As a result, the PIE FACE contractor was changed from Boeing to Convair Fort Worth. This would become Detachment 1 of the Big Safari program. The general manager of Convair, August Esenwein, took a personal stake in the project and made sure the USAF had the necessary secure hangar space as well as any engineering personnel needed make sure PIE FACE was fielded quickly. Esenwein's personal involvement pleased the USAF and the working relationship between the USAF and Convair at Detachment 1 set the standard for future contractor relationships in the Big Safari program. In fact, Detachment 1 would run for twenty years with 87 different aircraft passing through Convair Fort Worth over that time span. 

PIE FACE would have looked just like this KC-97
While the Boston Camera did fly in Europe for six weeks on the YC-97, it was clear that as an early variant of the Stratofreighter it was less capable than the later KC-97 variants already in service. With less powerful engines, the YC-97 with the Boston Camera onboard was significantly altitude restricted. Given that the camera was used for stand-off oblique photography, a higher altitude meant that more of East Germany could be photographed from the air corridors. From 19 December 1952 to 23 February 1953, the Boston Camera was moved from the YC-97 to a KC-97 that had its boom removed, 49-2592. Both aircraft were literally cut in half behind the cockpit to move the camera from one aircraft to the other. The manual controls of the camera were upgraded with electrical and electromechanical controls as it was installed on the KC-97. Covert sliding doors were used to cover the camera ports when it wasn't in use. In addition to the installation of the Boston Camera, a 100-inch K-30 camera and a trimetrogon system of three K-17 cameras were also installed, all synchronized with the Boston Camera to give wider angle photographic coverage of the target areas and assist with mapping. A camera operator's station was installed in the cockpit with a special slaved sight to trigger the camera system. 

West Berlin air corridors
(German History in Documents and Images,
After flight testing with specially selected USAF crews, the PIE FACE KC-97 was assigned to 7499th Support Squadron (later renumbered to the 7405th) at Rhein-Main AB, the main USAFE transport hub in Europe. With each of the three air corridors to West Berlin being 20 miles wide, that was already 1/6th of East Germany that lay underneath any aircraft within the corridors. The addition of oblique photography added tremendously to the area surveilled- at the 10,000 foot maximum imposed by the Soviets, the majority of East Germany could be photographed by the PIE FACE aircraft. In addition to flying in the air corridors, perimeter flights along the border were also flown at altitudes as high at 32,000 feet. Just in the last six months of 1953 when it was first fielded, the specially-equipped aircraft had flown 13 missions (quite remarkable given the complexity of maintaining the camera system). The aircraft also stood alert for short notice missions and flew as far as the Arctic and the Middle East. Intelligence requirements soon outpaced the abilities of the aircraft and eleven other aircraft were added to supplement PIE FACE starting in 1954. Those aircraft will be the subject of a future article here at Tails Through Time, so stay tuned!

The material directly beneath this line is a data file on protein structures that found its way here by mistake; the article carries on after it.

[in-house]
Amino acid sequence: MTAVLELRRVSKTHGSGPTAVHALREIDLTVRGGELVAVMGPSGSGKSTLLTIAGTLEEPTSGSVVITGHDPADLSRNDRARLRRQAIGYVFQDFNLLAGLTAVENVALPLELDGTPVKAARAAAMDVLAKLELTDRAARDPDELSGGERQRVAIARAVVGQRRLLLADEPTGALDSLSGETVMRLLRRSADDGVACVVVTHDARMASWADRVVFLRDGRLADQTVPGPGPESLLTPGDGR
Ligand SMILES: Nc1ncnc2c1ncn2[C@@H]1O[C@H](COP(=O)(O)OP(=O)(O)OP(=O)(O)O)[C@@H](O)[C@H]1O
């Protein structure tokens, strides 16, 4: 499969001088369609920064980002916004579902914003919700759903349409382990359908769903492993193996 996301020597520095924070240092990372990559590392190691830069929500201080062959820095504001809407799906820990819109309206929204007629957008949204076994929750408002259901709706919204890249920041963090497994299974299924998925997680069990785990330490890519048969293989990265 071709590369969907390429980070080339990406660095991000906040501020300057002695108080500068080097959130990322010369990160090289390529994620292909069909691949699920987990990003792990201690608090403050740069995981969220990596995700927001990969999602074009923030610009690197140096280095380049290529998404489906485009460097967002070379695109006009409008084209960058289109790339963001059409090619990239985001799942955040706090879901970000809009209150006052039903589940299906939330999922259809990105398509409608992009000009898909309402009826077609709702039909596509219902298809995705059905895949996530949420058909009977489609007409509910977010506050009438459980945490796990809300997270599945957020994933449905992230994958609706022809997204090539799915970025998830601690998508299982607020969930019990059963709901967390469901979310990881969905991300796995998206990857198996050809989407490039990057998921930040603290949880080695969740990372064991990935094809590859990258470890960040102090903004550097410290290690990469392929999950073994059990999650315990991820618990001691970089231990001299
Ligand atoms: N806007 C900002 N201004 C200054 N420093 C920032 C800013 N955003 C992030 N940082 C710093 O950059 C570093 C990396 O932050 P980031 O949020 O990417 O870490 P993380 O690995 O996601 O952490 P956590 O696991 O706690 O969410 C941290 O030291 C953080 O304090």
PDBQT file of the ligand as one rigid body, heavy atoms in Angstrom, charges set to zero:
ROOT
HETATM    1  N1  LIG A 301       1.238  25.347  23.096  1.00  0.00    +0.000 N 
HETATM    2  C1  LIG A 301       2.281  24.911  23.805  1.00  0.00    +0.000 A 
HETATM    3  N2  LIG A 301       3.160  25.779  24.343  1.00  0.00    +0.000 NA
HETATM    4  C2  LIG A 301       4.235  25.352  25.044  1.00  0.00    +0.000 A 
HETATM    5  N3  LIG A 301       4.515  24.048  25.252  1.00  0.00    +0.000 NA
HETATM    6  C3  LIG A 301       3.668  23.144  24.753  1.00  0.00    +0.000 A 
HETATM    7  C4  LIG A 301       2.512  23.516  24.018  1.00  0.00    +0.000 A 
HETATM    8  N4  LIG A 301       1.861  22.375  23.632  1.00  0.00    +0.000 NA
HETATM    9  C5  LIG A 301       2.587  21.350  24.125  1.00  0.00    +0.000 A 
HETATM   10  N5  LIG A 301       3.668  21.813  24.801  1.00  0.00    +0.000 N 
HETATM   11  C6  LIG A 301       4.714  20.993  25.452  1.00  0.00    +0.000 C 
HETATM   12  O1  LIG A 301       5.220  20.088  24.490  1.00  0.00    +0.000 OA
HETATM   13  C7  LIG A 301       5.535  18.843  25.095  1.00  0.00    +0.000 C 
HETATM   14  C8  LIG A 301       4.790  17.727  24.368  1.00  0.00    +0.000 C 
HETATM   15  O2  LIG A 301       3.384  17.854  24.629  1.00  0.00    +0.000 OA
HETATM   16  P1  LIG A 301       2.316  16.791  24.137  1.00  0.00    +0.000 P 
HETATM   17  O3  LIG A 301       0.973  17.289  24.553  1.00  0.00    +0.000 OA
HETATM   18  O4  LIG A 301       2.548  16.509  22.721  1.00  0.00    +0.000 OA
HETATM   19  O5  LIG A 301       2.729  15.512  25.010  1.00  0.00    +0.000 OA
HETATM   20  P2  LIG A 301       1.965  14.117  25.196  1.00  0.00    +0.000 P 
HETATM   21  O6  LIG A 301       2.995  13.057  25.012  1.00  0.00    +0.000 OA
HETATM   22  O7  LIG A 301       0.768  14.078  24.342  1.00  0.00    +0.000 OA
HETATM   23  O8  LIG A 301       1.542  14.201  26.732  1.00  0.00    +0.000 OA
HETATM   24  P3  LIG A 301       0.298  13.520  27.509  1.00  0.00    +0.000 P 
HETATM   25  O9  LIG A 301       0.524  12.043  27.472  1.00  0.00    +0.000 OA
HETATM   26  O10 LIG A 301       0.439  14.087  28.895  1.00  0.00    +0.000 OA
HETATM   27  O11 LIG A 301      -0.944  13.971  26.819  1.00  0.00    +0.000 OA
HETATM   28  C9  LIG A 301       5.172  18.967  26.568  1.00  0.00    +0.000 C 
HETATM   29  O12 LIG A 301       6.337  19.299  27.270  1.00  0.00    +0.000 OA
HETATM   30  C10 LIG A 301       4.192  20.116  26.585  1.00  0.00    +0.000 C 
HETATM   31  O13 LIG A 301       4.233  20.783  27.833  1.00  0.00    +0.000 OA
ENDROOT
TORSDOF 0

PIE FACE was scheduled to end in 1962 and 49-2592 was flown back to Convair Fort Worth for demodification. By that point the aircraft had already rotated through Fort Worth eight times for upgrades and further modifications. Engineers there had developed a pneumatic shutter system for the cameras in only 28 days that became the standard for any Big Safari photoreconnaissance system. But PIE FACE wasn't over just yet as the Cuban Missile Crisis erupted just as the aircraft was about to be demodified. Approximately 17 missions were flown from MacDill AFB in Tampa around the periphery of Cuba, PIE FACE's imagery supplementing that taken by the Lockheed U-2 overflight missions. In March 1965, 49-2592 returned to Convair Fort Worth for good as the airframe was worn out and given over for salvage. The Boston Camera ended up at the National Museum of the United States Air Force in Dayton, Ohio, where it can be seen today displayed with a Convair B-36 Peacemaker. 

Source: The History of Big Safari by Col. Bill Grimes, USAF (Ret). Archway Publishing in cooperation with the Big Safari Association, 2014, pp 1-16.